How giving are people in Butler County? It is difficult to know.
The holiday season heightens our awareness of giving because there are a number of fundraising activities tied to Thanksgiving and Christmas. But county residents also give of their money and time all year long.
A review of many fundraising efforts published in the Butler Eagle this year puts monetary donations at at least $3.3 million that stays in the county.
Some fundraising efforts are big, such as the months-long campaign by the United Way of Butler County, which raised $1.7 million.
Others are significant such as the $168,000 raised by the two walks sponsored by the American Heart Association in Butler and Cranberry Township in October.
And many others are small such as an anonymous donor who continues to give $900 a year to cover the Slippery Rock Community Library's building maintenance and utility fees.
But according to the Chronicle of Philanthropy, county residents gave away a total of $69.4 million.
Those donations cover all gifts including those to county organizations as well as to national or international groups such as religious organizations, colleges, medical institutions and foundations, according to Leslie Osche, executive director of the United Way of Butler County.
The chronicle figures show county residents gave a median contribution of $2,311, which is 3.7 percent of their median discretionary income of $62,000.
What exactly seems to encourage people to make these donations every year?
Osche said the first reason that spurs people to donate their time or money is who is doing the asking.
“It's about the person or the group that is asking for help,” Osche said. “Then, for most of us, we have been taught through our religious upbringing or moral development to give to those who are in need.”
Osche said giving to the United Way, which represents a number of nonprofit, community-based organizations and distributes the money it raises to designated groups, shows that the Butler County community trusts the United Way.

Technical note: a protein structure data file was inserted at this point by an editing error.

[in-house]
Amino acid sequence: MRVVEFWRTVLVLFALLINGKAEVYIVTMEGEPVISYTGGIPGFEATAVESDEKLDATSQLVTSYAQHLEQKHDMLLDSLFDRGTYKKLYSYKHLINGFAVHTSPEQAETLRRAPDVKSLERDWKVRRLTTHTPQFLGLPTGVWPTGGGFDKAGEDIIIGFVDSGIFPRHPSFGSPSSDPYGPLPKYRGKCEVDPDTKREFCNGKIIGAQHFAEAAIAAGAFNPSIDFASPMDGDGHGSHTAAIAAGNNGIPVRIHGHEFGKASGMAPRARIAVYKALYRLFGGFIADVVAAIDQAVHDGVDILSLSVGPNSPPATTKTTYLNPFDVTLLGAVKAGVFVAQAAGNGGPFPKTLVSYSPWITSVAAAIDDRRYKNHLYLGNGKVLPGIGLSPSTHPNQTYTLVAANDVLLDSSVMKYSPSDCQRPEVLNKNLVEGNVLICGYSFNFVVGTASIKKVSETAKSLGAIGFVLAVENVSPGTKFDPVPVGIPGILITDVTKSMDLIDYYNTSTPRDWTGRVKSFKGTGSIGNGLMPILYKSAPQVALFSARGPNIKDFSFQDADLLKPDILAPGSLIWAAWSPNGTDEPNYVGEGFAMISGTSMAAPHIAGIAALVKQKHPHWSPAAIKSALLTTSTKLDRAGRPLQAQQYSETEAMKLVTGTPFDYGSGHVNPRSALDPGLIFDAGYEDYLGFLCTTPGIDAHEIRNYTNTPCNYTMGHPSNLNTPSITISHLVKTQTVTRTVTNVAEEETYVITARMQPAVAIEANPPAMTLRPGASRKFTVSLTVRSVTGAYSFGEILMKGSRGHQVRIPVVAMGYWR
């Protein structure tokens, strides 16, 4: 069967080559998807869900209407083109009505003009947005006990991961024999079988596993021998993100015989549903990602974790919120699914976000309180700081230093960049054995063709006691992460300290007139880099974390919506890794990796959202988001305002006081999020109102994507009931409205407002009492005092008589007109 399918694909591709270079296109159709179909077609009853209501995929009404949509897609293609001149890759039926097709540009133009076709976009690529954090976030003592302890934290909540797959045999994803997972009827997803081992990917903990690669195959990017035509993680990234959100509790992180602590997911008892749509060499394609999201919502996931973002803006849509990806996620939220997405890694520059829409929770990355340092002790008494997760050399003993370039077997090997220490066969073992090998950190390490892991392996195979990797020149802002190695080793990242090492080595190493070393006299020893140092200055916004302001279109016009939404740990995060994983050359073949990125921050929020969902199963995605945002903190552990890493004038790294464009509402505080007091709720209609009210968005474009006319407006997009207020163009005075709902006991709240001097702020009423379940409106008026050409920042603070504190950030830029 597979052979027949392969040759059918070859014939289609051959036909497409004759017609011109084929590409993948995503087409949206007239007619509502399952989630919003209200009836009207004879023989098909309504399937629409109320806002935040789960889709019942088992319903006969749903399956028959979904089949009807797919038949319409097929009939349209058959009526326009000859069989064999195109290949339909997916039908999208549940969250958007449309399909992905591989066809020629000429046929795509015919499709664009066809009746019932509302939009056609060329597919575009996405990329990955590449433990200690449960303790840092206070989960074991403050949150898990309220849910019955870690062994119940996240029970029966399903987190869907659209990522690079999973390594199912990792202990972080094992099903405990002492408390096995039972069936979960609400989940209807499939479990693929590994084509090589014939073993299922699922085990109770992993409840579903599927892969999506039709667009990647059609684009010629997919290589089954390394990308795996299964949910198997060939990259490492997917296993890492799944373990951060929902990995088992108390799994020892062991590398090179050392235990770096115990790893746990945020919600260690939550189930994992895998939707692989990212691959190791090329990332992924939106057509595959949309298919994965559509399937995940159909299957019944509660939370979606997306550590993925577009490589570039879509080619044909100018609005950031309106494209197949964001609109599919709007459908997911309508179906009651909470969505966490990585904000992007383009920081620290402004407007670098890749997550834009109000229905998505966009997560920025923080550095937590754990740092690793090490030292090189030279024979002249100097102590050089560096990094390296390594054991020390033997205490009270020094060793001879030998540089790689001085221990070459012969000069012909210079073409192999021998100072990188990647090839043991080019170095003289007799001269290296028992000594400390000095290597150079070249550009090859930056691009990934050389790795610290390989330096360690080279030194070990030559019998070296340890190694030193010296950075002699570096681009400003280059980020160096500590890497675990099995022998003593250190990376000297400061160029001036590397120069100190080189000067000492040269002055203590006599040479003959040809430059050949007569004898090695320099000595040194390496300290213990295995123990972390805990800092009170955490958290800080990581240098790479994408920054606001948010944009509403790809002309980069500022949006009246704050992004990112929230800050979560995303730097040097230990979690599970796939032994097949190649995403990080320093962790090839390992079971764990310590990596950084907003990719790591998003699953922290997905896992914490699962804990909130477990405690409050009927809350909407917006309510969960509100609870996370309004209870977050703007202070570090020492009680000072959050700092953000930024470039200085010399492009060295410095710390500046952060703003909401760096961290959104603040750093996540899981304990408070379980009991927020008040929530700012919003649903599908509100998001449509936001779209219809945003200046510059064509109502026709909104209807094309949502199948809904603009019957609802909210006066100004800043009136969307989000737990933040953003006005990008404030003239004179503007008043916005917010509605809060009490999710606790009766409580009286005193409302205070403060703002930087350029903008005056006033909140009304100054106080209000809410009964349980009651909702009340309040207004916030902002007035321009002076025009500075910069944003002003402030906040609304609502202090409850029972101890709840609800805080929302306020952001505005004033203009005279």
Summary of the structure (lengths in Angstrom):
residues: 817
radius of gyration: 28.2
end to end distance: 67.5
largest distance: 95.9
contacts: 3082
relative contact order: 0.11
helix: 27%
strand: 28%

“Giving to the United Way is a vote of confidence by the community that the money they give will go to those in need,” she said.
Kevin Stansbury, Butler Health System's vice president of Business Development and Corporate Image, said people donate to the BHS Foundation's Caring Angel Program because they believe in the work of the program, which provides health care to children whose families cannot afford it.
“We also support our Crystal Ball and golf outing as well, and it's not because the events are fun, but because they believe in the mission supported by the events,” Stansbury said.
The Cranberry Township Community Chest tries to encourage residents and businesses to get involved with the community by volunteering, joining and supporting one of the 40 civic groups in the area.
“We believe the more residents and businesses are involved the more they are “connected” with the community ... it helps create a sense of community,” said Bruce Mazzoni, community chest secretary.
In its 13 years, the Cranberry CUP (Community Uniting People) has raised more than $1 million.
The organization works to pull the community together to make a difference, said Cathy Cortazzo, Cranberry CUP board president.
Each year it focuses on helping a family that is experiencing major medical and financial difficulties.
It does that, in part, by having a community softball tournament that brings neighborhoods together.
Cortazzo said the Cranberry CUP brings families together as they share the value of volunteerism and how they, as a family unit, can make a difference.
“Most importantly, the Inspirational Families remind the entire community that at any time, life can make a drastic turn,” she said.
Eagle staff writers Kelly Garrett and Bob Schultz contributed to this article.